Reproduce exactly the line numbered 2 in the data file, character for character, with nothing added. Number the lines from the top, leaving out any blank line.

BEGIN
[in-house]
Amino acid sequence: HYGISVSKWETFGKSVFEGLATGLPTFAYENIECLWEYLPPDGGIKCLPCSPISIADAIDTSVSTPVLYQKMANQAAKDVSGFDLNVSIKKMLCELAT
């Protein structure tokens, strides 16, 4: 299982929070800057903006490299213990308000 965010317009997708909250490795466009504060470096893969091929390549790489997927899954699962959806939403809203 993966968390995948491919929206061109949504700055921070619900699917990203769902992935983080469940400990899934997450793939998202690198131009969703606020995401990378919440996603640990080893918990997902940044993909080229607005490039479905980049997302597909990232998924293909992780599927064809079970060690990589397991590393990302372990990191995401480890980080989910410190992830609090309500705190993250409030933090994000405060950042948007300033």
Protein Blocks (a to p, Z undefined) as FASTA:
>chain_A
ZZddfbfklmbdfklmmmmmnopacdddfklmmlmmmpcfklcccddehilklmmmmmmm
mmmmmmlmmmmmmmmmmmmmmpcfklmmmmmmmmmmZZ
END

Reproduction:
Amino acid sequence: HYGISVSKWETFGKSVFEGLATGLPTFAYENIECLWEYLPPDGGIKCLPCSPISIADAIDTSVSTPVLYQKMANQAAKDVSGFDLNVSIKKMLCELAT